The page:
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Publication numberUS2421028 A
Publication typeGrant
Publication dateMay 27, 1947
Filing dateNov 24, 1942
Priority dateNov 24, 1942
Publication numberUS 2421028 A, US 2421028A, US-A-2421028, US2421028 A, US2421028A
InventorsKing Archie P
Original AssigneeBell Telephone Labor Inc
Export CitationBiBTeX, EndNote, RefMan
External Links: USPTO, USPTO Assignment, Espacenet
Wave reflection aircraft detector using rotating polarization
US 2421028 A
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Description  (OCR text may contain errors)

May 27, 1947. p KlNG 2,421,028

WAVE REFLECTION AIRCRAFT DETECTOR USING ROTATING POLARIZATION Filed Nov. 24, 1942 42 can? P E TRANS 5 lNVENTUR N a r A. R K/NG ATTORNEF emuaxar Patented May 27, 1947 WAVE REFLECTION AIRCRAFT DETECTOR USING ROTATING POLARIZATION Archie P. King, Red Bank, N. J assignor to Bell Telephone Laboratories, Incorporated, New York, N. Y., a corporation of New York Application November 24, 1942, Serial No. 466,725

4 Claims.

This invention relates to improved radio wavereflection aircraft detection systems and more particularly to such systems in which the plane of polarization of the exploratory wave is rotated.

Numerous aircraft radio detection systems are well known in the art which transmit a plane polarized radio Wave beam from an observation point and scan an area so that the beam will impinge upon aircraft within the area. Reflections of the beam are received at the observation point to obtain indications of the presence and location of aircraft with respect to the observation point.

An outstanding difficulty encountered in such systems is a fading in and out of the reflected waves as the aircraft changes its angular relations with respect to the observation point. This seriously hampers the operators of such systems in efforts to detect, follow and make accurate position determinations with respect to the aircraft since the reflected signals are constantly varying in an erratic manner over a large range of amplitude and, if of small maximum amplitude, are frequently being lost completely. Furthermore aircraft at substantial distances from the observation point are likely to provide only occasional spurts or glints of reflected wave when a plane polarized exploratory wave is employed in the usual manner and may never even be detected in normal scanning operations covering the general area in which they are located.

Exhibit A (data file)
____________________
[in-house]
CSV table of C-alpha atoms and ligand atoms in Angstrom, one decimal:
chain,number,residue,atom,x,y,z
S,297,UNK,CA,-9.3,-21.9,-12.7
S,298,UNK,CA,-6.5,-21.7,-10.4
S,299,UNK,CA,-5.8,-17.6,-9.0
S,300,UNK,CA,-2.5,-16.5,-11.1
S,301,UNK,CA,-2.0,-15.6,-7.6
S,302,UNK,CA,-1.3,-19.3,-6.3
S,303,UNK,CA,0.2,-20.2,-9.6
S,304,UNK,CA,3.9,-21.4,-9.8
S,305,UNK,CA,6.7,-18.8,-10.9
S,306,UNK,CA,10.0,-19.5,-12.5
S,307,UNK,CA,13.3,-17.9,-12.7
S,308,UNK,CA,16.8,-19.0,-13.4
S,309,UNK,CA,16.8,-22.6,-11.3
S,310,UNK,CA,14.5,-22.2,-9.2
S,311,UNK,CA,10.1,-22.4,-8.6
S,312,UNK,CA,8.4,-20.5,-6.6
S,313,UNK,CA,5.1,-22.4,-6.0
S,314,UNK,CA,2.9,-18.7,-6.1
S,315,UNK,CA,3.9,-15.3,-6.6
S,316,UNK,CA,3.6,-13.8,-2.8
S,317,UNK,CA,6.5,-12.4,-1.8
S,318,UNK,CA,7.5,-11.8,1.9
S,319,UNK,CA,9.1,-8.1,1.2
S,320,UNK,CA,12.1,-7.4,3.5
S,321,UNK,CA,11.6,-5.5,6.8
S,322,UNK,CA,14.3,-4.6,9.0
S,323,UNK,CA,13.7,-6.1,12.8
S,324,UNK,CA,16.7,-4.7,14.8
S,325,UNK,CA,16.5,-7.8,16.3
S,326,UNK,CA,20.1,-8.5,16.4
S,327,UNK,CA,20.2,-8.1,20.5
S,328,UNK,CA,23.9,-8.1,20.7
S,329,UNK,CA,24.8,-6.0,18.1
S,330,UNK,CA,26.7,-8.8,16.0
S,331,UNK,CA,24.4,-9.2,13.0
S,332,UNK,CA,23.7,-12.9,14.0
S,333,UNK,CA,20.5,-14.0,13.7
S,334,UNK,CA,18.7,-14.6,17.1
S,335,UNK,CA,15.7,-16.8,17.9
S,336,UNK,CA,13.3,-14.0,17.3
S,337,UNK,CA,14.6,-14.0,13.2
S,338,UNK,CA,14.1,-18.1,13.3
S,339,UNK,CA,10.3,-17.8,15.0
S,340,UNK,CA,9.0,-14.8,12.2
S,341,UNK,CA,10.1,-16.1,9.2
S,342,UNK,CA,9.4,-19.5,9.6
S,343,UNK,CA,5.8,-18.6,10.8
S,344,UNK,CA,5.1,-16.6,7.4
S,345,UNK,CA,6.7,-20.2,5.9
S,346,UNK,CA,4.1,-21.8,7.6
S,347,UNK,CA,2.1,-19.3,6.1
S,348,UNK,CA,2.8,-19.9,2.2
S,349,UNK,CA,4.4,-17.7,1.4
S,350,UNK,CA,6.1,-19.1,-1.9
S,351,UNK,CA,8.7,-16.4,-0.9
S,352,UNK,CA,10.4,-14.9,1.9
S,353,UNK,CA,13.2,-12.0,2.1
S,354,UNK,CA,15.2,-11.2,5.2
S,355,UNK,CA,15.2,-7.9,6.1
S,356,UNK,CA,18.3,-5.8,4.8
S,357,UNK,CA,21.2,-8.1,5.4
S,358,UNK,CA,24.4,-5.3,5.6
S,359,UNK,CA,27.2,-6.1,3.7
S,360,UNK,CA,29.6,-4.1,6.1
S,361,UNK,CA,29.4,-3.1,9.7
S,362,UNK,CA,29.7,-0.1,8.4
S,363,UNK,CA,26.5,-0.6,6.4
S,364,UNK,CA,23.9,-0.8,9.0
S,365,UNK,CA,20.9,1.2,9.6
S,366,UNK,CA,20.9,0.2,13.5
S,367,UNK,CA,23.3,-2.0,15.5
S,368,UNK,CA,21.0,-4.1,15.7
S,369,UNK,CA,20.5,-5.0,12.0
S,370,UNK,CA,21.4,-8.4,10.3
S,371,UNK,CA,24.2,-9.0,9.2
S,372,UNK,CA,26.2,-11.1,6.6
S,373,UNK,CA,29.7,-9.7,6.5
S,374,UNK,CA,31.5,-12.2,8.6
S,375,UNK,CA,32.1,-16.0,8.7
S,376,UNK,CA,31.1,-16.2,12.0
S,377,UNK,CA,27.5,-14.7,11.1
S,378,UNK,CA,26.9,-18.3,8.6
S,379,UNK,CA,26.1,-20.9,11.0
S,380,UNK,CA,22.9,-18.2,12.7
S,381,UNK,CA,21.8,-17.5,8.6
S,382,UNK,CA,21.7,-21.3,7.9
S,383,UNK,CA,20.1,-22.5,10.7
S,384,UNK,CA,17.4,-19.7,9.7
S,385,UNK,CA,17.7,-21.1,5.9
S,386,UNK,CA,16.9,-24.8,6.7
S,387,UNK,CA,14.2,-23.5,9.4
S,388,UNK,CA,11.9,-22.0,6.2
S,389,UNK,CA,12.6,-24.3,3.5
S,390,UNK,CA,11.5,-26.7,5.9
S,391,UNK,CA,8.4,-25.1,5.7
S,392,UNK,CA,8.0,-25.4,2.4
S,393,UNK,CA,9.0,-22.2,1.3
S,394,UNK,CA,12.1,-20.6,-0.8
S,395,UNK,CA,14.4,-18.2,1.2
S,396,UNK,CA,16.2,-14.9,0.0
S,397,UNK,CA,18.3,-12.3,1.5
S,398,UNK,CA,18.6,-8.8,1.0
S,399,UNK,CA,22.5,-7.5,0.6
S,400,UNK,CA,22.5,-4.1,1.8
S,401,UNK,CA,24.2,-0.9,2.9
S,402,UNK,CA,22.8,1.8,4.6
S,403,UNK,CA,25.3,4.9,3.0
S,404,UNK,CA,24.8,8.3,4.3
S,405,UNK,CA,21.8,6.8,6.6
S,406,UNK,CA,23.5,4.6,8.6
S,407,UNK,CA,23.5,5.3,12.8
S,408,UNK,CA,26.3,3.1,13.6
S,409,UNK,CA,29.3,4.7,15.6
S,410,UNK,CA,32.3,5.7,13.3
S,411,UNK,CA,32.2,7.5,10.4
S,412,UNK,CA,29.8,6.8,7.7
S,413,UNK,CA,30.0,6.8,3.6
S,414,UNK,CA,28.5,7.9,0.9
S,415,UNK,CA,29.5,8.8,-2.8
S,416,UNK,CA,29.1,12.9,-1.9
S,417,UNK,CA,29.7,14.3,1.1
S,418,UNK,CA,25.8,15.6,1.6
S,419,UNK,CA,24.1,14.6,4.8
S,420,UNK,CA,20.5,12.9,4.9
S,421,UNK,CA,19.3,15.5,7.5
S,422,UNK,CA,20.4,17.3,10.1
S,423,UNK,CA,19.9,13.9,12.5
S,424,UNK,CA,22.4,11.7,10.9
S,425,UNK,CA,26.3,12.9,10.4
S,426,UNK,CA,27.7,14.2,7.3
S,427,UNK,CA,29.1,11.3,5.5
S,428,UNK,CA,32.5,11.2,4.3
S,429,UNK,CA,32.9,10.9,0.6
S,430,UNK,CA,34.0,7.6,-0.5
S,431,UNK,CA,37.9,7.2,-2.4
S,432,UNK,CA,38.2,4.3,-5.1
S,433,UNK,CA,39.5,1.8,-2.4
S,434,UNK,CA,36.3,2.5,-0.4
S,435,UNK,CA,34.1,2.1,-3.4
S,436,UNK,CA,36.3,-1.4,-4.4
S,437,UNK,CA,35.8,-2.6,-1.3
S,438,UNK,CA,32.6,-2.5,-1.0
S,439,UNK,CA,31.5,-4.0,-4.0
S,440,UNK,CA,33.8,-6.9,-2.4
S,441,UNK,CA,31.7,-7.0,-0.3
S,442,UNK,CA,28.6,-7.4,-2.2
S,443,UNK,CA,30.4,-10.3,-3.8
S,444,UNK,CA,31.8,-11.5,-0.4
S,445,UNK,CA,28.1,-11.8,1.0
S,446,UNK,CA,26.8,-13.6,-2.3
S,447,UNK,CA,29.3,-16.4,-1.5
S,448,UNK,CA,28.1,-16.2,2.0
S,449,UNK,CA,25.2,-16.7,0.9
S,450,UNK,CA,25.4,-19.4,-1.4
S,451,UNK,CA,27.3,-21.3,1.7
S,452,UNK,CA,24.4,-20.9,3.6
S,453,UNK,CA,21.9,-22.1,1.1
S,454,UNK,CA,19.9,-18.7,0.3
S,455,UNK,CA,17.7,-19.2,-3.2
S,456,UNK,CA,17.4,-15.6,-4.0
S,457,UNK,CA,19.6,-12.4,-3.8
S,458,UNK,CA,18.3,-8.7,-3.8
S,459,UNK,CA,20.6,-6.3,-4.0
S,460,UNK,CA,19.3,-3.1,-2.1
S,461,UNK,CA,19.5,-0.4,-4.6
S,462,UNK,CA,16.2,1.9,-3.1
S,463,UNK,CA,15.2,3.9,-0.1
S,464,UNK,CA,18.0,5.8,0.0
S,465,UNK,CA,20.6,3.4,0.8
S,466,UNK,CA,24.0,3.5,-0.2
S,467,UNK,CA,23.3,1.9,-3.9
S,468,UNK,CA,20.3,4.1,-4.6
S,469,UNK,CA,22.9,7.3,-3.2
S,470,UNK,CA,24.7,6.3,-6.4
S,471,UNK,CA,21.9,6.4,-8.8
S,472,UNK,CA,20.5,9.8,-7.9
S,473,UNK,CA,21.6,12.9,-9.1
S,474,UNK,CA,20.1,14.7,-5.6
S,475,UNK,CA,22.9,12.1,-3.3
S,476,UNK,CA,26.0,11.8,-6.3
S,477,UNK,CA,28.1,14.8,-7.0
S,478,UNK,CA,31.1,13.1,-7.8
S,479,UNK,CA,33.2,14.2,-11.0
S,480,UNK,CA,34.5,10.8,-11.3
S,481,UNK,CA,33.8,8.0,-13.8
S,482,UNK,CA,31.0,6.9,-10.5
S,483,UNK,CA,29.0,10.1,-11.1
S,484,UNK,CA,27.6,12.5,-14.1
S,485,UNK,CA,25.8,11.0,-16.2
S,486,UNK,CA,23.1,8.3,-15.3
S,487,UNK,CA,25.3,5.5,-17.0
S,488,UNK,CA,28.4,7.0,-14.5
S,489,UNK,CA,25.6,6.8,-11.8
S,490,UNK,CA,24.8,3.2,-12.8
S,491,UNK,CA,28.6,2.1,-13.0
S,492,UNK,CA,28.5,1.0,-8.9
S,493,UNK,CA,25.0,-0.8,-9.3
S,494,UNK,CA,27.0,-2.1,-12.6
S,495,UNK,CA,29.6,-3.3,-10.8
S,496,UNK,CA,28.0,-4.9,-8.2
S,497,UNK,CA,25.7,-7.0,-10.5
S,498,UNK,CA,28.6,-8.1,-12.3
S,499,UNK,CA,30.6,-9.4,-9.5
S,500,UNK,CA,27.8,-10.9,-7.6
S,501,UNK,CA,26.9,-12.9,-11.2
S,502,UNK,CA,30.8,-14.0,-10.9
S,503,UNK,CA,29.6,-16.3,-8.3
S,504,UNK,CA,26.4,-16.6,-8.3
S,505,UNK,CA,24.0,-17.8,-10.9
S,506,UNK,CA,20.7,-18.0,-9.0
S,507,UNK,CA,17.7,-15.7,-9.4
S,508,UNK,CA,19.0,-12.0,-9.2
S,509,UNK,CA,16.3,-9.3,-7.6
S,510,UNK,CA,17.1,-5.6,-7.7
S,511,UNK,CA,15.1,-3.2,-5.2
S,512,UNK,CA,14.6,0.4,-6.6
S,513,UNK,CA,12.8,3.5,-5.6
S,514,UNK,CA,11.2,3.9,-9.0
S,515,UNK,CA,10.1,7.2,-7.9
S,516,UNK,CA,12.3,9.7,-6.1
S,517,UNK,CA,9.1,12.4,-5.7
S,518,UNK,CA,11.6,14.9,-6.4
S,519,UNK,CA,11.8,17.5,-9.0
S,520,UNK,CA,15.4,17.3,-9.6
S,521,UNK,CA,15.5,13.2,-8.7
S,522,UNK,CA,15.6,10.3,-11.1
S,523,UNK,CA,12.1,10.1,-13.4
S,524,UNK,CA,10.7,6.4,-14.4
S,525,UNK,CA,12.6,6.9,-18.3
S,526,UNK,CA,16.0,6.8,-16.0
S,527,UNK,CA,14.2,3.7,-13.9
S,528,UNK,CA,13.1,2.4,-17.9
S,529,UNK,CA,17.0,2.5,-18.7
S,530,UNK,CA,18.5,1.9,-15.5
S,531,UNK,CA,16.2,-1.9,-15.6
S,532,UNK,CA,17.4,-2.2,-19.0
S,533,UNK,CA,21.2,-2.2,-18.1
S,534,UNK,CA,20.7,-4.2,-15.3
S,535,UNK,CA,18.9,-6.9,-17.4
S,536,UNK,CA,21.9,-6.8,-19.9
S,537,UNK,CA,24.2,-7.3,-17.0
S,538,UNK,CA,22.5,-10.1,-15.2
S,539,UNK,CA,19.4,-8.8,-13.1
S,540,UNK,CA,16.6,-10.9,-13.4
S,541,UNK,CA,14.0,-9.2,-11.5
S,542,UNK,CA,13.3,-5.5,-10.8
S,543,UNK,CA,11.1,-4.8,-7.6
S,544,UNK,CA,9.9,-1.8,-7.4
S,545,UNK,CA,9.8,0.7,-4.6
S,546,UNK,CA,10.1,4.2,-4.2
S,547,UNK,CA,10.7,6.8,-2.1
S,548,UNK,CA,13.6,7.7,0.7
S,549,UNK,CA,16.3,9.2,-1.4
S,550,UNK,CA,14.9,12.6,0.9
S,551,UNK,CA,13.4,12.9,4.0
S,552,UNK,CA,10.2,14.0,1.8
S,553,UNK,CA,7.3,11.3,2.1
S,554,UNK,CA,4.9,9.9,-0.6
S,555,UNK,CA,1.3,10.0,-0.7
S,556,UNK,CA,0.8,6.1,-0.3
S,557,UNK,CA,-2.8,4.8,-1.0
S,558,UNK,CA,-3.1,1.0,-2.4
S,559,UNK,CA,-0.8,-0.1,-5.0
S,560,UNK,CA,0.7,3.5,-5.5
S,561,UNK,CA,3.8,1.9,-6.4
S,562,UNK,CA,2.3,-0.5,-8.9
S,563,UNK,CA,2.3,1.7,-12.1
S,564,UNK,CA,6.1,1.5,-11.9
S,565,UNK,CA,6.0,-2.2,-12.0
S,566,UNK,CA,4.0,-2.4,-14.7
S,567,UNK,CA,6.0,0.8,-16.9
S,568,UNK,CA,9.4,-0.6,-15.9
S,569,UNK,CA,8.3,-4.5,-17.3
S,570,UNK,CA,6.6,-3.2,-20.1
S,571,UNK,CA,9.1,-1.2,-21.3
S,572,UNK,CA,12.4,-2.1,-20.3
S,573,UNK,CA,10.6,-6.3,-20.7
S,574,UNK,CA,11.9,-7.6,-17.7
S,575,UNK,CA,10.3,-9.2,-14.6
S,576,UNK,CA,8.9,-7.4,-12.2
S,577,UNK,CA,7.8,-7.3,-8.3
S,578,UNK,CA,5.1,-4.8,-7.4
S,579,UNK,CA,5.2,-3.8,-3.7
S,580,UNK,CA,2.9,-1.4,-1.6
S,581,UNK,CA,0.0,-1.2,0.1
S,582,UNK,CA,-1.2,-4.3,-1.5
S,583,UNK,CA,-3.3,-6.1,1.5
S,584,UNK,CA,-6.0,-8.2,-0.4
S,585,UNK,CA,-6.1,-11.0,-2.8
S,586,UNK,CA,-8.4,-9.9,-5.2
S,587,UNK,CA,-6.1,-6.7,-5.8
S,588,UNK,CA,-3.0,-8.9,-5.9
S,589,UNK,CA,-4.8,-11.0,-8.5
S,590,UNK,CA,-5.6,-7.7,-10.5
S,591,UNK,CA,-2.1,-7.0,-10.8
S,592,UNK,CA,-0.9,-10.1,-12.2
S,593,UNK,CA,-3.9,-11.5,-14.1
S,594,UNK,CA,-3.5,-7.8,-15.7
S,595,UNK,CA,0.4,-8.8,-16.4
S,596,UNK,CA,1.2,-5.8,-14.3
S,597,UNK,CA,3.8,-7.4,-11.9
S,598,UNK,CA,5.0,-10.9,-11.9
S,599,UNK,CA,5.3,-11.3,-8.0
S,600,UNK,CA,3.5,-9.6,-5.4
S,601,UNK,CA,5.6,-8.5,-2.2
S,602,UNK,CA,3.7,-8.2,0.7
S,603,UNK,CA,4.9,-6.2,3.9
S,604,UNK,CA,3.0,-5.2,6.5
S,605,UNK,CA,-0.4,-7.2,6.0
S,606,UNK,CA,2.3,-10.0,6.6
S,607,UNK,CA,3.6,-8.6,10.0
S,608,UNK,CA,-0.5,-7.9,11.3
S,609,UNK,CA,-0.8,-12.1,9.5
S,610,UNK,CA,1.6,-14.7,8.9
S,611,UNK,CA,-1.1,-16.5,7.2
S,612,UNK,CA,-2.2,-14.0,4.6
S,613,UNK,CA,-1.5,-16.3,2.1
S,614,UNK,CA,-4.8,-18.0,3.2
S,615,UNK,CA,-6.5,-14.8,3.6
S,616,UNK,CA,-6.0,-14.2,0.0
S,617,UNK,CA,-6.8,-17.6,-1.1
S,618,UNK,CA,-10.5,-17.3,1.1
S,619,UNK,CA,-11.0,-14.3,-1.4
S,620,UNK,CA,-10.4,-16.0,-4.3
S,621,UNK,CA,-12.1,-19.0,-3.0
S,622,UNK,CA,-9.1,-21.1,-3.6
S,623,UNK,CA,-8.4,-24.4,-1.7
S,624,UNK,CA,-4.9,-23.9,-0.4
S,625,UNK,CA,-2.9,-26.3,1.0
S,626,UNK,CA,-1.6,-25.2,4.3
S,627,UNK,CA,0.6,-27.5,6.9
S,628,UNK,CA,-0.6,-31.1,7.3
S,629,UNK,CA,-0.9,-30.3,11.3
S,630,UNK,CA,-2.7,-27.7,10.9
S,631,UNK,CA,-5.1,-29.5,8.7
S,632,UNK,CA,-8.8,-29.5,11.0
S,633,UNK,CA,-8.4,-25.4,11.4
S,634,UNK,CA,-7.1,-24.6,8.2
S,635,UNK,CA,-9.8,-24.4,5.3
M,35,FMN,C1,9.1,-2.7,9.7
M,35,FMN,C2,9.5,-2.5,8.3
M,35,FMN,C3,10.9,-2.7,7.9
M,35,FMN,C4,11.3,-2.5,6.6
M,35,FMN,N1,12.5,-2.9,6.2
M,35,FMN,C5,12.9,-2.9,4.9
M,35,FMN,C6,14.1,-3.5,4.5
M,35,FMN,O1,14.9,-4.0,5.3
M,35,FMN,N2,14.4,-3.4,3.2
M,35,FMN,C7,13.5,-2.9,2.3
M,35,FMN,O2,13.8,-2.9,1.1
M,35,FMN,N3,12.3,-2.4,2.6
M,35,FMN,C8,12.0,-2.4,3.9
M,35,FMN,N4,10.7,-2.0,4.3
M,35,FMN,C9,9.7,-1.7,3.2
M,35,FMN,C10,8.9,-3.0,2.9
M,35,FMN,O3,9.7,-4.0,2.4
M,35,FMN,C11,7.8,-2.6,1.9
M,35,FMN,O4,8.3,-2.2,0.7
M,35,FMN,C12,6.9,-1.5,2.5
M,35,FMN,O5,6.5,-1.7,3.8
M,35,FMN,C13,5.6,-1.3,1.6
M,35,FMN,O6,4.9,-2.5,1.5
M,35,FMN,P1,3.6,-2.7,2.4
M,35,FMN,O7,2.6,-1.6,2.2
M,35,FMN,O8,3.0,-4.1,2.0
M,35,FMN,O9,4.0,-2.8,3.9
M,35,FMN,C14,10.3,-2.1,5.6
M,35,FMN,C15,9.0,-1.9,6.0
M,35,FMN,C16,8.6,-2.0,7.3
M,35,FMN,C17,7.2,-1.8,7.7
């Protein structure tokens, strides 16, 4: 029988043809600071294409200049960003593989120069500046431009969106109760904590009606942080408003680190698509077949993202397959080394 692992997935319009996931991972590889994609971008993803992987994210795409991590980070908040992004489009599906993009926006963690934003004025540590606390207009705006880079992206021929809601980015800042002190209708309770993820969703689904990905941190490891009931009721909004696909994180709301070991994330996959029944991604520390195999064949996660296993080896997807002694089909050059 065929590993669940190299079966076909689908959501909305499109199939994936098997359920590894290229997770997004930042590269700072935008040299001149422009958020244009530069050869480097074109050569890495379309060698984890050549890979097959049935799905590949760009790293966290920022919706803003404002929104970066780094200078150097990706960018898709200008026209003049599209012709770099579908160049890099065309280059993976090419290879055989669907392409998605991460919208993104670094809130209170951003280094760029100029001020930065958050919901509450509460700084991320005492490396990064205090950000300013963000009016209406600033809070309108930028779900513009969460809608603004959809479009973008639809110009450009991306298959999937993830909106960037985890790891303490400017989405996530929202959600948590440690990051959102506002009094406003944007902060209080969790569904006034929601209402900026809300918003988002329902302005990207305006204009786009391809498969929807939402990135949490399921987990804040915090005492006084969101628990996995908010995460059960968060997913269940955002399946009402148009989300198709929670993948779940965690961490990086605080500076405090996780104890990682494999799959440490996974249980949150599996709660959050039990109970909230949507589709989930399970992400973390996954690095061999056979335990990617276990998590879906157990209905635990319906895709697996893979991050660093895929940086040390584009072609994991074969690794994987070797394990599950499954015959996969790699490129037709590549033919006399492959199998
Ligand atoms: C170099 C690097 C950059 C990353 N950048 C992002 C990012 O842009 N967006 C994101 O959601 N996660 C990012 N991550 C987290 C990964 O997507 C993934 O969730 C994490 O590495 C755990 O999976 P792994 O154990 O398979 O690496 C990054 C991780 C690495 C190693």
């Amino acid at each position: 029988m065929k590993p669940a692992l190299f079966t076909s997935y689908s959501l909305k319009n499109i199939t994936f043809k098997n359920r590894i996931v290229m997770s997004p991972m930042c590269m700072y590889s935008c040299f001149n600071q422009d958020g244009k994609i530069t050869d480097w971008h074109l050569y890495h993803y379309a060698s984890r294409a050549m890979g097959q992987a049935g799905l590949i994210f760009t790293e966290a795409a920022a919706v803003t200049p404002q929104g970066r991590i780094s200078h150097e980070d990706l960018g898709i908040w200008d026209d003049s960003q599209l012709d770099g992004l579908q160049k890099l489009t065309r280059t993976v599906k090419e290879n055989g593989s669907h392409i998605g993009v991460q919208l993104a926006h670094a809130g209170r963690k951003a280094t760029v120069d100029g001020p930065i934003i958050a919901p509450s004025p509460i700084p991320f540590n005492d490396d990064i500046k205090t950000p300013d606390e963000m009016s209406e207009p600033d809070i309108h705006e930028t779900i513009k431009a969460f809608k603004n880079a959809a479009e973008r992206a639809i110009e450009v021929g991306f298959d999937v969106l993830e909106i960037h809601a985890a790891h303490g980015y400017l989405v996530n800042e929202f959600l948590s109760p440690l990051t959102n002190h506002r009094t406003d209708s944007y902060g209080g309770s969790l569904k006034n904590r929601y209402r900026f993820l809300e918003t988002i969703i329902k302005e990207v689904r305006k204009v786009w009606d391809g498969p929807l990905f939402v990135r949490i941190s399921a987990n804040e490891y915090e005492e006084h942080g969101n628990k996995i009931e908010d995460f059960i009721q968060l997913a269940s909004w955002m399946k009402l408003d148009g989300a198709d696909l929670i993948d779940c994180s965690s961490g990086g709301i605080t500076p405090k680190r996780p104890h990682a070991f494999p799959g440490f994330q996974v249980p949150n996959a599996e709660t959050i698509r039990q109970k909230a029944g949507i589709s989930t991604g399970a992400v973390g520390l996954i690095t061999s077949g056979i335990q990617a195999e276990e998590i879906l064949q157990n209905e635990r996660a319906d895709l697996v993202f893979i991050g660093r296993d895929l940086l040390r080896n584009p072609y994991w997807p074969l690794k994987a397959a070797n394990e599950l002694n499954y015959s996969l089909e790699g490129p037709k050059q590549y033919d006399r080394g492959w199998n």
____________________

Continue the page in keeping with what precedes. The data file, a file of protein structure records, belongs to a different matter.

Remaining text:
Applicant has discovered that by rotating the plane of such a plane polarized wave, employed in aircraft radio detection systems he can obtain a relatively strong reflection each time the plane of polarization reaches a particular optimum angle with respect to the aircraft, the particular optimum angle changing as the aircraft changes its angular relations with respect to the observation point. By using a relatively rapid rate of rotation frequent maxima or glints, regularly recurring, (usually twice per revolution) are received which substantially eliminate the difficulties above described in detecting, following and locating aircraft.

The principal objects of this invention are, therefore, to eliminate difficulties in detecting, following and locating aircraft with aircraft radio detection systems and to increase the ease and accuracy with which such systems may be employed.

Another object is to provide novel means for obtaining indications of distance from an observing station to certain classes of reflecting objects.

A further object is to provide means for detecting changes in the angular relation of aircraft with respect to a fixed observation point.

Other objects will become apparent during the course of the following description and from the appended claims.

Systems of the invention, and the principles thereof, will be more readily understood from the illustrative preferred embodiment described hereinunder and shown in the accompanying drawing in which Fig. 1 represents, in block schematic diagram form, a system embodying the principles of the invention; and Fig. 2 shows in greater detail the mechanical and electrical connections of the phase reference voltage generator 38 to its associated units of the system of Fig. 1.

In more detail in Fig. 1, oscillator l0 provides a sine wave of such frequency that a single cycle thereof is completed. Within a time interval slightly exceeding the time required for a radio wave to travel twice the distance to an object at the maximum range of the system. For systems of this general type oscillator ID will normally provide a frequency of from about 2 to 4 kilocycles.

A portion of the output of oscillator I0 is delivered to pulse generator II, which may be of the type employing a non-linear reactance such as is described in United States Patent 2,117,752, issued May 17, 1938, to L. R. Wrathall or of any of several electronic tube circuit arrangements well known to those skilled in the art. Pulse generator I I preferably provides a single substantially squared-top positive pulse for each cycle of oscillator ID, the pulses being from one half to several microseconds in duration. An alternative form of pulse generating circuit is described in detail in the pending application of W. Shockley, Serial No. 460,328, filed October 1, 1942.